Nigella Lawson's Sweet Secret for Richer Chili Con Carne
Plus more tips and insights from the cookbook author and TV host's Twitter Q&A.
If you've ever had a burning question you'd like to ask your favorite celebrity chef (hopefully burning in the "need-to-know" sense, not the "currently burning your dinner" sense), it's probably going to be difficult to get a direct answer. But with social media and personal appearances part of the job for food personalities these days, occasionally the playing field is leveled and the fans get a chance to pose their queries to their favorite culinary stars. To that end, author and TV host Nigella Lawson (who is promoting her new cookbook At My Table) took part in a live Q&A at Twitter headquarters in San Francisco on Monday, and the exchange brought out some interesting tips, including her secret to more robust chili con carne.
"Do you have any tips for a rich and flavourful chilli con carne? Mine are always really bland," a fan named Taylor tweeted. Lawson's advice? Layer the chili flavor with variety: fresh, dried, and smoked. "I also like to add a teeny bit of dark chocolate," she reveals.
And she's in good company with that tip. Chocolate is a key ingredient to making Ohio-style chili, as evidenced in Cincinnati's Skyline Chili's recipe (you can even use chocolate ice cream), and, of course, you can't make a mole-style chili without it. Aside from savory applications, spicy chiles and chocolate are a match made in dessert heaven, too.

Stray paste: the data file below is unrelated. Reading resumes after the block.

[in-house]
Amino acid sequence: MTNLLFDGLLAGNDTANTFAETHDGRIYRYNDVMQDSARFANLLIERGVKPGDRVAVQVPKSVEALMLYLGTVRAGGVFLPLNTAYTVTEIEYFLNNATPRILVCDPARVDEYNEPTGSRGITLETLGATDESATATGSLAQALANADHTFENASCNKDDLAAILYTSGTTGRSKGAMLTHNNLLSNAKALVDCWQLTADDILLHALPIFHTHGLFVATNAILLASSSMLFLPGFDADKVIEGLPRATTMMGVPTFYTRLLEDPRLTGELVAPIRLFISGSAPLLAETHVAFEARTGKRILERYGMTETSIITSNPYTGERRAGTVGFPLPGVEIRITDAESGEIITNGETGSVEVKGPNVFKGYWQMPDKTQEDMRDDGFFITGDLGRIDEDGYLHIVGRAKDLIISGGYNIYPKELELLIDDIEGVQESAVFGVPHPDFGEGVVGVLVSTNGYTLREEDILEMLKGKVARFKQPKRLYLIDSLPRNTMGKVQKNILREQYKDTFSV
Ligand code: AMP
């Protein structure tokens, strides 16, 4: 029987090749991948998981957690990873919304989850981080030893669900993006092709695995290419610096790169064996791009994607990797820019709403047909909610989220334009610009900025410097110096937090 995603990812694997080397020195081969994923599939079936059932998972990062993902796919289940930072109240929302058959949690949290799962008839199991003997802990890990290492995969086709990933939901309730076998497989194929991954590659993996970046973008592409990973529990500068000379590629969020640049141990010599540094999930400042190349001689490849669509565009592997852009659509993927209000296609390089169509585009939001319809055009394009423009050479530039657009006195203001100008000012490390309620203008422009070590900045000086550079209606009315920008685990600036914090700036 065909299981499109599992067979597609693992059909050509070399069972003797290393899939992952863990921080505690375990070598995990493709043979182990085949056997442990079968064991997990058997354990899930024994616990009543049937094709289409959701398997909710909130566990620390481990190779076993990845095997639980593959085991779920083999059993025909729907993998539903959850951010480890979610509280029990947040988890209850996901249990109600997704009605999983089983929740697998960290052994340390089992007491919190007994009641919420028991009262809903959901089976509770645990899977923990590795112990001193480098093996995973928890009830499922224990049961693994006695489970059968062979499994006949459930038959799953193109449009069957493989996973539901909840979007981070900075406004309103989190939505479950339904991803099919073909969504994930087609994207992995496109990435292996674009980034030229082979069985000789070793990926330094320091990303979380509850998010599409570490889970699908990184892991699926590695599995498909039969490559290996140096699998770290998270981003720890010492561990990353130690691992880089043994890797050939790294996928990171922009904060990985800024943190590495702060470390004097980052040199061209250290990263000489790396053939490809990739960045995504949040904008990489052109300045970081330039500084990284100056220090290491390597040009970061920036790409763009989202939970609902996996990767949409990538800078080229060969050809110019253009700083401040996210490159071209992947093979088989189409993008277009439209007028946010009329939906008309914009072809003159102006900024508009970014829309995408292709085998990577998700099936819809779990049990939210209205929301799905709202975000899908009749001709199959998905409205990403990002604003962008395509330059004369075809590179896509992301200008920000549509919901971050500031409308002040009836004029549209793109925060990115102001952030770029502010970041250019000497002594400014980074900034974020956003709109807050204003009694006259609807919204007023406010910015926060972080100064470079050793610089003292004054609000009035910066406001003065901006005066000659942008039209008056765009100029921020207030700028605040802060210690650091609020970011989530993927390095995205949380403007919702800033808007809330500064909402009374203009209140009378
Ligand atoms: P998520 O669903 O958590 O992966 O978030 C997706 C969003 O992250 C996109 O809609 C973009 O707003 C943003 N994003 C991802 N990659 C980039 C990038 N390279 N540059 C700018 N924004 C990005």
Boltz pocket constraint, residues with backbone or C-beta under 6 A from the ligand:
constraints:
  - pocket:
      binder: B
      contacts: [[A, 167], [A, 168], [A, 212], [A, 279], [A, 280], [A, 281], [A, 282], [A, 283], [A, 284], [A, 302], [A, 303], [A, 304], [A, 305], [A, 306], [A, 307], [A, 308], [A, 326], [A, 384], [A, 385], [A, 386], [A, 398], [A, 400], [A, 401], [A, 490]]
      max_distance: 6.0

Here are a few more noteworthy bits of advice and Nigella Lawson trivia:
What's always in her pantry?
Lemon, garlic, ginger, tinned tomatoes, high-quality sardines, pasta, olive oil, butter, parmesan, and bacon. Well, that's a meal right there!
The trick to cooking restaurant-quality gnocchi at home:
When buying potato gnocchi from the store, Lawson recommends frying them or putting them in a gratin rather than boiling.
Risotto as meditation:
Lawson admits that she finds "solace" in stirring the creamy rice dish.
Gas or electric stove?
Gas, of course. "I'm primitive, I need to see a flame," she explains.
Her go-to dish for guests:
Nothing fancy (which she insists friends don't need to aspire to when cooking for each other), just a roasted chicken.